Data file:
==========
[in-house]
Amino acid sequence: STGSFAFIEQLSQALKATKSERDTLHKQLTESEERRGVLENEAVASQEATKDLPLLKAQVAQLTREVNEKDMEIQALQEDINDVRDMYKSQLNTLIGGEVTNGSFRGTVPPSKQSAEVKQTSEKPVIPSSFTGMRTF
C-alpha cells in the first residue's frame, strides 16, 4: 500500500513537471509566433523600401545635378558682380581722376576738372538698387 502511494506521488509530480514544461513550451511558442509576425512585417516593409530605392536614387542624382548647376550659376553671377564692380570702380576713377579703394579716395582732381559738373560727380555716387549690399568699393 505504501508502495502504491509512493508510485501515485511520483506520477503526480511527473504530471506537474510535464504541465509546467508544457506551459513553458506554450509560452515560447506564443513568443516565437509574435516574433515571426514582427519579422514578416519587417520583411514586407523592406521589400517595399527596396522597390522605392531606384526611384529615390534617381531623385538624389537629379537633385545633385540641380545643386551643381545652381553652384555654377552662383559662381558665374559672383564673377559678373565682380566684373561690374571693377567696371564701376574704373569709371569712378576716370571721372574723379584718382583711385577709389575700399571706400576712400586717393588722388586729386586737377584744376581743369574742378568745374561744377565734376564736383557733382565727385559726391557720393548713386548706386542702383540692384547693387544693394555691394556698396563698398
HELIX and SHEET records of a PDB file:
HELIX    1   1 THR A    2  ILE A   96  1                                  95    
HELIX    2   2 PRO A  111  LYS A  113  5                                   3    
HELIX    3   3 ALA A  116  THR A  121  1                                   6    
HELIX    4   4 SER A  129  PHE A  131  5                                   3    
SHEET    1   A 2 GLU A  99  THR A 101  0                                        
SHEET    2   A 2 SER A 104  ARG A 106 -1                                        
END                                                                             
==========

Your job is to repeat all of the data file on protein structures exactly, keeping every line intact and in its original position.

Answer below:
[in-house]
Amino acid sequence: STGSFAFIEQLSQALKATKSERDTLHKQLTESEERRGVLENEAVASQEATKDLPLLKAQVAQLTREVNEKDMEIQALQEDINDVRDMYKSQLNTLIGGEVTNGSFRGTVPPSKQSAEVKQTSEKPVIPSSFTGMRTF
C-alpha cells in the first residue's frame, strides 16, 4: 500500500513537471509566433523600401545635378558682380581722376576738372538698387 502511494506521488509530480514544461513550451511558442509576425512585417516593409530605392536614387542624382548647376550659376553671377564692380570702380576713377579703394579716395582732381559738373560727380555716387549690399568699393 505504501508502495502504491509512493508510485501515485511520483506520477503526480511527473504530471506537474510535464504541465509546467508544457506551459513553458506554450509560452515560447506564443513568443516565437509574435516574433515571426514582427519579422514578416519587417520583411514586407523592406521589400517595399527596396522597390522605392531606384526611384529615390534617381531623385538624389537629379537633385545633385540641380545643386551643381545652381553652384555654377552662383559662381558665374559672383564673377559678373565682380566684373561690374571693377567696371564701376574704373569709371569712378576716370571721372574723379584718382583711385577709389575700399571706400576712400586717393588722388586729386586737377584744376581743369574742378568745374561744377565734376564736383557733382565727385559726391557720393548713386548706386542702383540692384547693387544693394555691394556698396563698398
HELIX and SHEET records of a PDB file:
HELIX    1   1 THR A    2  ILE A   96  1                                  95    
HELIX    2   2 PRO A  111  LYS A  113  5                                   3    
HELIX    3   3 ALA A  116  THR A  121  1                                   6    
HELIX    4   4 SER A  129  PHE A  131  5                                   3    
SHEET    1   A 2 GLU A  99  THR A 101  0                                        
SHEET    2   A 2 SER A 104  ARG A 106 -1                                        
END                                                                             